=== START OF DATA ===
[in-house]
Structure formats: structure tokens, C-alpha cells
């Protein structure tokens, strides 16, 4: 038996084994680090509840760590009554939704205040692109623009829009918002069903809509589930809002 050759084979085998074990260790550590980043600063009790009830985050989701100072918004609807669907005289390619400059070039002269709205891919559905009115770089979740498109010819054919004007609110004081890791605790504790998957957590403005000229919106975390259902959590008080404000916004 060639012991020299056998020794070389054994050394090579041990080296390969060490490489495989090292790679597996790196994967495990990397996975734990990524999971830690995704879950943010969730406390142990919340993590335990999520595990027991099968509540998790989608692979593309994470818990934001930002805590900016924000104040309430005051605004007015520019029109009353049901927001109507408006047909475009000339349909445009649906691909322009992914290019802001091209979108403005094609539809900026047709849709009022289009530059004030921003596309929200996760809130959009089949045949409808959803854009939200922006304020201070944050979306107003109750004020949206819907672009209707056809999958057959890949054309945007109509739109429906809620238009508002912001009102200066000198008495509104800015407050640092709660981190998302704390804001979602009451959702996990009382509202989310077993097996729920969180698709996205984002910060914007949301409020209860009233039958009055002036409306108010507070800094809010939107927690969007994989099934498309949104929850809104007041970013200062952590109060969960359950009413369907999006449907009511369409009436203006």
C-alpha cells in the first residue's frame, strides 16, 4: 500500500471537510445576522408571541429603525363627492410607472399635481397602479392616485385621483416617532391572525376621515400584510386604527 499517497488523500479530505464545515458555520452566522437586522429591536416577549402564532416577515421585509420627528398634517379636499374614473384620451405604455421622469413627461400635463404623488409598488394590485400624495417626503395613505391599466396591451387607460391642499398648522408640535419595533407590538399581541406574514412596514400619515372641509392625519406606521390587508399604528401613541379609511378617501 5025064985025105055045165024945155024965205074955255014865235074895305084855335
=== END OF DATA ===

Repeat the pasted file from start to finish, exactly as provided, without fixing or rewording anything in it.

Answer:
[in-house]
Structure formats: structure tokens, C-alpha cells
């Protein structure tokens, strides 16, 4: 038996084994680090509840760590009554939704205040692109623009829009918002069903809509589930809002 050759084979085998074990260790550590980043600063009790009830985050989701100072918004609807669907005289390619400059070039002269709205891919559905009115770089979740498109010819054919004007609110004081890791605790504790998957957590403005000229919106975390259902959590008080404000916004 060639012991020299056998020794070389054994050394090579041990080296390969060490490489495989090292790679597996790196994967495990990397996975734990990524999971830690995704879950943010969730406390142990919340993590335990999520595990027991099968509540998790989608692979593309994470818990934001930002805590900016924000104040309430005051605004007015520019029109009353049901927001109507408006047909475009000339349909445009649906691909322009992914290019802001091209979108403005094609539809900026047709849709009022289009530059004030921003596309929200996760809130959009089949045949409808959803854009939200922006304020201070944050979306107003109750004020949206819907672009209707056809999958057959890949054309945007109509739109429906809620238009508002912001009102200066000198008495509104800015407050640092709660981190998302704390804001979602009451959702996990009382509202989310077993097996729920969180698709996205984002910060914007949301409020209860009233039958009055002036409306108010507070800094809010939107927690969007994989099934498309949104929850809104007041970013200062952590109060969960359950009413369907999006449907009511369409009436203006």
C-alpha cells in the first residue's frame, strides 16, 4: 500500500471537510445576522408571541429603525363627492410607472399635481397602479392616485385621483416617532391572525376621515400584510386604527 499517497488523500479530505464545515458555520452566522437586522429591536416577549402564532416577515421585509420627528398634517379636499374614473384620451405604455421622469413627461400635463404623488409598488394590485400624495417626503395613505391599466396591451387607460391642499398648522408640535419595533407590538399581541406574514412596514400619515372641509392625519406606521390587508399604528401613541379609511378617501 5025064985025105055045165024945155024965205074955255014865235074895305084855335